This blog explains the various rules governing financial disclosure and how the decision in Imerman v Tchenguiz contradicts the decision of Hildebrand v Hildebrand. The legal maxim stare decisis means to stand by the decided, so when case law is overruled, it is rather interesting and unique news!
Hildebrand v Hildebrand 
Mr Hildebrand obtained copies of documents that were the private property of Mrs Hildebrand. Mr Hildebrand, during proceedings, requested information from Mrs Hildebrand that was contained in the copied documents. The Court did not ask Mrs Hildebrand to disclose this information but did allow Mr Hildebrand to rely on the information contained in his copies throughout the proceedings.
What was the Rule?
The Court will not penalise an individual for taking or copying documents, the evidence, despite being wrongfully obtained, can be submitted as evidence because the parties have an obligation to give full and frank financial disclosure. This decision was problematic because it meant that the Court did nothing to discourage sneaky or underhanded tactics in relation to financial disclosure.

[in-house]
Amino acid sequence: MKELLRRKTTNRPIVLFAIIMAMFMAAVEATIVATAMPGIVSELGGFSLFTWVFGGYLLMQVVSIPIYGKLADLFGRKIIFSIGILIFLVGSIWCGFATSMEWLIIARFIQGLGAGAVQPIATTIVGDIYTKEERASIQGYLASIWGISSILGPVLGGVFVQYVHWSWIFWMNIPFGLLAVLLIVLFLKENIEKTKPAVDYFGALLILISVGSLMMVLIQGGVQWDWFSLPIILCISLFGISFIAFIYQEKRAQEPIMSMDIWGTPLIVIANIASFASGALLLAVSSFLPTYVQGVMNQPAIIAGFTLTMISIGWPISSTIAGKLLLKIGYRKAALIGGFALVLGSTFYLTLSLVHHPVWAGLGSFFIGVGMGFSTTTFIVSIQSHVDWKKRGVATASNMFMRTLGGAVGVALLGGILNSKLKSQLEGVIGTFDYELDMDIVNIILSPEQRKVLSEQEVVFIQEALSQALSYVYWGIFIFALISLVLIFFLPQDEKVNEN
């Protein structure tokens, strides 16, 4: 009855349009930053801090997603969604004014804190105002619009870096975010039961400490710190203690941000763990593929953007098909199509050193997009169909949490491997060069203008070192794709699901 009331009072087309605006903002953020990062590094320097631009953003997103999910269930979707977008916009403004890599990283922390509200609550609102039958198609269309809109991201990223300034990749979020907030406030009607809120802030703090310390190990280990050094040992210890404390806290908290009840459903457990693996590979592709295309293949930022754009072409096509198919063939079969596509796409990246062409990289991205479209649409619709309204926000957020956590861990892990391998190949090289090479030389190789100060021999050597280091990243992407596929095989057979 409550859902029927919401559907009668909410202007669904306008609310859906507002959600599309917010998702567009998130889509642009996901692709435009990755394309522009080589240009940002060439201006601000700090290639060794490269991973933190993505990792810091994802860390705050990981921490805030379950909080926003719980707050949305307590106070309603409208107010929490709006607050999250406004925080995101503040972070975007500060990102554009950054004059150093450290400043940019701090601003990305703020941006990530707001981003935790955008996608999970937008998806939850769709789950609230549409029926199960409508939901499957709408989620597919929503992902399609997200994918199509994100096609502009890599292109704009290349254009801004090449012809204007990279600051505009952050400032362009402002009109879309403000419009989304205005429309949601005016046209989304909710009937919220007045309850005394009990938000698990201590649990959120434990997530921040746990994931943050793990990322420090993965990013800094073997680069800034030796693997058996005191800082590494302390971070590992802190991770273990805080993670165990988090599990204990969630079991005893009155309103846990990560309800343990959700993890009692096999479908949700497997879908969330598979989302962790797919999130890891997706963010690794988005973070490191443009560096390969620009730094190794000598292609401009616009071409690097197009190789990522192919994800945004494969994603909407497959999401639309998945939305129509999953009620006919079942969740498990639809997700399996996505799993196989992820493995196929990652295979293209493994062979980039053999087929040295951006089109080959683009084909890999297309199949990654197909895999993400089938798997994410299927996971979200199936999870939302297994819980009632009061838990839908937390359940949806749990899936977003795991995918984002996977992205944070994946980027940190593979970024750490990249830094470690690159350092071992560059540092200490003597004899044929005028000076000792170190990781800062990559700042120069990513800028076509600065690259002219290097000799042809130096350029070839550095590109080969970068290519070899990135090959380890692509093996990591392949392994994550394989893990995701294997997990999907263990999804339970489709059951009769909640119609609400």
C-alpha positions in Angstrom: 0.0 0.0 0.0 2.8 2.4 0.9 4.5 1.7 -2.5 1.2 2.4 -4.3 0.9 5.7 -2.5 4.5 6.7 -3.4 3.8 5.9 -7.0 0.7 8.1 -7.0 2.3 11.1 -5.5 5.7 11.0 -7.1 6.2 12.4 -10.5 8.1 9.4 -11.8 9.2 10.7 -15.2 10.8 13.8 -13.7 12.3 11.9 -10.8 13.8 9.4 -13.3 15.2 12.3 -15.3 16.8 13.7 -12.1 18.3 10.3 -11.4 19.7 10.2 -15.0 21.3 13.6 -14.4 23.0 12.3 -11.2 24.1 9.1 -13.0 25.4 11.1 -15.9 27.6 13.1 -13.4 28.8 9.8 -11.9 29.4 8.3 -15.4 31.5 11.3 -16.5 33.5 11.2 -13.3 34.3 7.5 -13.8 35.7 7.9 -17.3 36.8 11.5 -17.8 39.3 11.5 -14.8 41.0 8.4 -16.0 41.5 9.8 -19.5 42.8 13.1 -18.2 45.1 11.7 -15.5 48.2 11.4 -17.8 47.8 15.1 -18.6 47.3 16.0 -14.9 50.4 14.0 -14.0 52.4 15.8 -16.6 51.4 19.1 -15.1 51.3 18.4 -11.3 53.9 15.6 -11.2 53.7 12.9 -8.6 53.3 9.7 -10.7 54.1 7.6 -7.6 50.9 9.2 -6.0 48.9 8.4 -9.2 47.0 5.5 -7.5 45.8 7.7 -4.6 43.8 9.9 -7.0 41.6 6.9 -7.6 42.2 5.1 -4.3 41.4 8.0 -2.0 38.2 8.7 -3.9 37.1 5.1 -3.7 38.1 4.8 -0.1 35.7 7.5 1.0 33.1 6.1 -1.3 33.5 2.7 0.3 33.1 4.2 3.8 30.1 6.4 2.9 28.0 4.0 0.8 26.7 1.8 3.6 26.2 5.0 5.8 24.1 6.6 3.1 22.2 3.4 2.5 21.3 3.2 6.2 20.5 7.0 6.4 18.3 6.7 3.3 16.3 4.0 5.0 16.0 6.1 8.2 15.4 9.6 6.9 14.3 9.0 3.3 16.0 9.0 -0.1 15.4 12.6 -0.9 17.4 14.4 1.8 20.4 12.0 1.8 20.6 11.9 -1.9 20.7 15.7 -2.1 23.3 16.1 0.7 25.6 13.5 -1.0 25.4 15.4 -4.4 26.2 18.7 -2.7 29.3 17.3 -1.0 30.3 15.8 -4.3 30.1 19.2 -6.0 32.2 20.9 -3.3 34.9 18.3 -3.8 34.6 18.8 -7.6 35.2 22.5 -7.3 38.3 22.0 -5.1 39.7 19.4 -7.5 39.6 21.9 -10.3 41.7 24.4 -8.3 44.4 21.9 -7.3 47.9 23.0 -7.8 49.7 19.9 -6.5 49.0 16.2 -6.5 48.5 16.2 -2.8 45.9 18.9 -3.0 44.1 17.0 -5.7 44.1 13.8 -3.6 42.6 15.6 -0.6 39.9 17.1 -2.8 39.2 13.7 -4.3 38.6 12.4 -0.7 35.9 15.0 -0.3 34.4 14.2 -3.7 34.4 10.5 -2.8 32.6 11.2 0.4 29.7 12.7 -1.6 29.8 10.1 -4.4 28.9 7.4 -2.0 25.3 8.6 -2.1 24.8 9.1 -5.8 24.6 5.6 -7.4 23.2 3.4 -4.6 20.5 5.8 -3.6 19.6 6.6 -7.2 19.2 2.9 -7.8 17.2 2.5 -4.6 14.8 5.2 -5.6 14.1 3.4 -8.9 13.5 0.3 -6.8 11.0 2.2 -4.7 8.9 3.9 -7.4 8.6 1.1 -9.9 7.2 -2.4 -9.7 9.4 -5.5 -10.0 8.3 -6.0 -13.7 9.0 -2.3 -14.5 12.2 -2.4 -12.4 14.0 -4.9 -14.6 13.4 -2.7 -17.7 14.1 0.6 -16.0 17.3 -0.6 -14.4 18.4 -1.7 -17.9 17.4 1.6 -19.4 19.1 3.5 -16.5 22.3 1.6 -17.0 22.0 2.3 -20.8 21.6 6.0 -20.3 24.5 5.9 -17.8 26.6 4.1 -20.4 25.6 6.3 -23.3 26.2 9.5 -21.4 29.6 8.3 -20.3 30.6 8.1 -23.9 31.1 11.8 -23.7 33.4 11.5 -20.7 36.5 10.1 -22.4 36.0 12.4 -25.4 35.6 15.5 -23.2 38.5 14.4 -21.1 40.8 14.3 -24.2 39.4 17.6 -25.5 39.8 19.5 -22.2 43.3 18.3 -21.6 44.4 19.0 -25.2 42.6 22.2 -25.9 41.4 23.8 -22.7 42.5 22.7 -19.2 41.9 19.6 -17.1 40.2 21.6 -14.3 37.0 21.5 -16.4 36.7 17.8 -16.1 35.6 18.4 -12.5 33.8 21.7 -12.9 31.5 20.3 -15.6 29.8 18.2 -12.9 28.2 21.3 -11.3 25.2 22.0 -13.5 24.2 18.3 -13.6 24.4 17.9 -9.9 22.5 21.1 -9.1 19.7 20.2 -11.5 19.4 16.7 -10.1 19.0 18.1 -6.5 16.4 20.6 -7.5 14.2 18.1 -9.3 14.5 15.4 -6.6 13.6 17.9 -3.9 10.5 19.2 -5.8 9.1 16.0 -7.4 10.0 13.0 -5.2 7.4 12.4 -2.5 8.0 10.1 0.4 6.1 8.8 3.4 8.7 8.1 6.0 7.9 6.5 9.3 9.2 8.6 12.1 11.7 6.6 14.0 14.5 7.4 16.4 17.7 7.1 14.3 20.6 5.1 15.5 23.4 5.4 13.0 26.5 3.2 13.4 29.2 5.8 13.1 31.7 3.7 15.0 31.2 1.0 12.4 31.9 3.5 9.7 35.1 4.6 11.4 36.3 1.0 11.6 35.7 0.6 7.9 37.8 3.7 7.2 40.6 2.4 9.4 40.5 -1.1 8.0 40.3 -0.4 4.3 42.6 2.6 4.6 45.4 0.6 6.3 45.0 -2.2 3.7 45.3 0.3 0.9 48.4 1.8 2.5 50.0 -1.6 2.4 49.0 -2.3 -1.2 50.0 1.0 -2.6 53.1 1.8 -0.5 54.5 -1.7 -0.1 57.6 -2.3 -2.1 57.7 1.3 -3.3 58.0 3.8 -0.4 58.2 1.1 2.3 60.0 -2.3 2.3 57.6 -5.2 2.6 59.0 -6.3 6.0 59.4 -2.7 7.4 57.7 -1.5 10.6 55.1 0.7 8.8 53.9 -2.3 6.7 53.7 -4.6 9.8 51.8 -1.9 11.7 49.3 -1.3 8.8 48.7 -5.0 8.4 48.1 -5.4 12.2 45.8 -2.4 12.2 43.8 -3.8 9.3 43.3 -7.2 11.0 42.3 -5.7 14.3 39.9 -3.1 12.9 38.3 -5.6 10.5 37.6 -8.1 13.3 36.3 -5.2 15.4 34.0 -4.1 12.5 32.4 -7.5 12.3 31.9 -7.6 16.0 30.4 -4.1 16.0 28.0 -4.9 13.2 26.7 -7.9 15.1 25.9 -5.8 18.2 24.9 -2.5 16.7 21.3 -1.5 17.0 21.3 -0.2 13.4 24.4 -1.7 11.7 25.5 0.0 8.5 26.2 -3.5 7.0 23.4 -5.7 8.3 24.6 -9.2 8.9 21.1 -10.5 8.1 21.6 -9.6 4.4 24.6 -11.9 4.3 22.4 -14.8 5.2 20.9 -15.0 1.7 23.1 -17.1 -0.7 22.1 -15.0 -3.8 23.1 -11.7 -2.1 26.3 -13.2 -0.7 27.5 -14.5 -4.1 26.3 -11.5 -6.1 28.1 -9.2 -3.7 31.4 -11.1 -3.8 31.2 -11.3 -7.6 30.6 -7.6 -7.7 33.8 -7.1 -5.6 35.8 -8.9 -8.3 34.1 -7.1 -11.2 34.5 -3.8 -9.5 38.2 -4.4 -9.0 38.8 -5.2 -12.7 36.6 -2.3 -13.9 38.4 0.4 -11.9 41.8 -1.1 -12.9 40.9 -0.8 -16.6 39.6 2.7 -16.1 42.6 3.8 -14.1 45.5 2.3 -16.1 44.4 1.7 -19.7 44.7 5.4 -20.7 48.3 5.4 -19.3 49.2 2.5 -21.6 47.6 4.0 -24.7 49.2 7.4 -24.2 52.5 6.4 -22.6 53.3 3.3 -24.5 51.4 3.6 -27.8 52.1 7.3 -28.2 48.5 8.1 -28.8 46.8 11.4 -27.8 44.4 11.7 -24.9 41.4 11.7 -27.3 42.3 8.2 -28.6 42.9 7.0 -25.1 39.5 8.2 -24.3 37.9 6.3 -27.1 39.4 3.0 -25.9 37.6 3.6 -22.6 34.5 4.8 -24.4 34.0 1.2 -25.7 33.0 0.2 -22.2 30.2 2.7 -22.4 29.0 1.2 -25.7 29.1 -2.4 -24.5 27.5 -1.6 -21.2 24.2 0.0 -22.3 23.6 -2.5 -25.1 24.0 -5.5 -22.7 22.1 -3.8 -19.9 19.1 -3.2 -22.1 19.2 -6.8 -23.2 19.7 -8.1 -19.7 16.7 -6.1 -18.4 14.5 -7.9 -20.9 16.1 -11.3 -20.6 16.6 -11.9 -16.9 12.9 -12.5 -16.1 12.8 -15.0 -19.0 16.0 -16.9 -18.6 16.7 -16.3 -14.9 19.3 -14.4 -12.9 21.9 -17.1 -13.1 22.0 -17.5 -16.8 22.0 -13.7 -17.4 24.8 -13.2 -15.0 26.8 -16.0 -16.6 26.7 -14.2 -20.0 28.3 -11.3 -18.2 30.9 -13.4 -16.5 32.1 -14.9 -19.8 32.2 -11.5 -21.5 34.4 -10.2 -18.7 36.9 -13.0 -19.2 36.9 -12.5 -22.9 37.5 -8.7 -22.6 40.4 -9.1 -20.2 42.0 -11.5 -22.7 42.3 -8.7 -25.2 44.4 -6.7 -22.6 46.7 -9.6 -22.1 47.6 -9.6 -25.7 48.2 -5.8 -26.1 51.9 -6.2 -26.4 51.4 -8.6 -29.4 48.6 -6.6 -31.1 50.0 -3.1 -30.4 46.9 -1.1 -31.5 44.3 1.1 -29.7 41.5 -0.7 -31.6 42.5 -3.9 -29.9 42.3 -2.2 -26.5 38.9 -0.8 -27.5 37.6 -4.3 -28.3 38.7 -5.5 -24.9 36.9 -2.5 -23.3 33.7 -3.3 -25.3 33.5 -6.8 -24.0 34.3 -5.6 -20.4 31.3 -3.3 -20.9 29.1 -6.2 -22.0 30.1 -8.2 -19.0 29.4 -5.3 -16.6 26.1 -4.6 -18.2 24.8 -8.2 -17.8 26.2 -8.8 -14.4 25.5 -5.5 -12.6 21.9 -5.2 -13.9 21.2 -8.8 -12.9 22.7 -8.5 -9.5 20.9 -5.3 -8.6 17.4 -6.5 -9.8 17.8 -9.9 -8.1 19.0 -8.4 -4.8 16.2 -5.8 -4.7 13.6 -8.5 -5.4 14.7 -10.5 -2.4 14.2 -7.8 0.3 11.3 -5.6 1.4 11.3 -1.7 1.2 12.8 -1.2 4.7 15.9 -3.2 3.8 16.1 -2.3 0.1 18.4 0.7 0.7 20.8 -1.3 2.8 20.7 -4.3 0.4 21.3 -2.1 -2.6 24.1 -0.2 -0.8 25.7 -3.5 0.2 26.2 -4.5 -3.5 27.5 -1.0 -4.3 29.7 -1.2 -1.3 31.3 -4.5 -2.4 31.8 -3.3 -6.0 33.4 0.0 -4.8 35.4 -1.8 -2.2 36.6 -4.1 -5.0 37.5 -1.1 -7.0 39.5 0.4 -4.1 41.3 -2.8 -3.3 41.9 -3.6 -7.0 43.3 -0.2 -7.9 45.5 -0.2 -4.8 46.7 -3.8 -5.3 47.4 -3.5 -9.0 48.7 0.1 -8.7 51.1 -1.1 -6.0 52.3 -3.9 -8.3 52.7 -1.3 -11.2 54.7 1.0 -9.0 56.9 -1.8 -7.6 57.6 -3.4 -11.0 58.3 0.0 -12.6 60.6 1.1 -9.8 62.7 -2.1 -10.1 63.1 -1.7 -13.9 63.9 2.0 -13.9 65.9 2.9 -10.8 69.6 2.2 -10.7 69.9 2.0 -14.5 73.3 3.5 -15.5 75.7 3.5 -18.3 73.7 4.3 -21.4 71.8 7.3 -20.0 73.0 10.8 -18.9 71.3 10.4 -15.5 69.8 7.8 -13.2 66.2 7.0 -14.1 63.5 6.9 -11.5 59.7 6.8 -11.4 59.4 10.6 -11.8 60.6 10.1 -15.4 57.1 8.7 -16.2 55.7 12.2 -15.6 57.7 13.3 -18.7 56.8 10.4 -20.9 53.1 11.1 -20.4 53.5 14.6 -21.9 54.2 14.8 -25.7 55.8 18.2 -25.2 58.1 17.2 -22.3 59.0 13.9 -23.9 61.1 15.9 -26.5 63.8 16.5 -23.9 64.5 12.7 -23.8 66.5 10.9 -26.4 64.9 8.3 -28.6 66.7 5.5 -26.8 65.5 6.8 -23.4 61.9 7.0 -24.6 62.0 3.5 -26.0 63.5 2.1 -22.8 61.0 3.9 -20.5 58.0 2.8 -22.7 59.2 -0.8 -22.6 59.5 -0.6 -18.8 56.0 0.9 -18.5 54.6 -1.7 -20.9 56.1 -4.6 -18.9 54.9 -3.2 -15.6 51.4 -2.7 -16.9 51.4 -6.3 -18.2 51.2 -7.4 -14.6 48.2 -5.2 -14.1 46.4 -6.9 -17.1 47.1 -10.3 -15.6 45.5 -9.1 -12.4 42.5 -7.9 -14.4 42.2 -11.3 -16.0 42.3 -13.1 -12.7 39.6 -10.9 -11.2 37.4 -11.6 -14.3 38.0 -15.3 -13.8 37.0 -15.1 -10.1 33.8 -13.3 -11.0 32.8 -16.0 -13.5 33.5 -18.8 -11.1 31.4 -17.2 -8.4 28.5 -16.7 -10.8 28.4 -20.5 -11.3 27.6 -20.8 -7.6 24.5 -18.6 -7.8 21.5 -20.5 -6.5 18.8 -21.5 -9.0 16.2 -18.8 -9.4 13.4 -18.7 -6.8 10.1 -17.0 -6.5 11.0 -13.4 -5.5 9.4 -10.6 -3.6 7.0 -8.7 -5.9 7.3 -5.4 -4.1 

Imerman v Tchenguiz 
Lisa Imerman petitioned for divorce against Vivian Imerman. Robert and Vincent Tchenguiz feared that Vivian Imerman would try to hide his assets, so they accessed a server in an office that they shared with Vivian Imerman and took copies of private documents that had been stored by him. Robert and Vincent Tchenguiz gave copies of these documents to the legal representative of Lisa Imerman.
What was the Rule?
The Court will no longer allow a spouse to take or copy documents, wrongfully obtained evidence must be returned to the aggrieved spouse, the aggrieved spouse must then disclose the document upon there return, but the offending spouse will still be able to rely on their recollection of the document’s contents. If a solicitor accepts these wrongfully obtained documents, then they may be in breach of their professional obligations.
In conclusion, it is better to ask your legal advisor if you are allowed to show them a piece of evidence before sending it to them. If you are worried that your spouse will try to sell or hide their assets, then be sure to voice your concerns to your legal advisor. S37 of the Matrimonial Causes Act 1975 also referred to as a “freezing injunction” can stop a spouse from trying to do anything with an asset during the course on ongoing proceedings.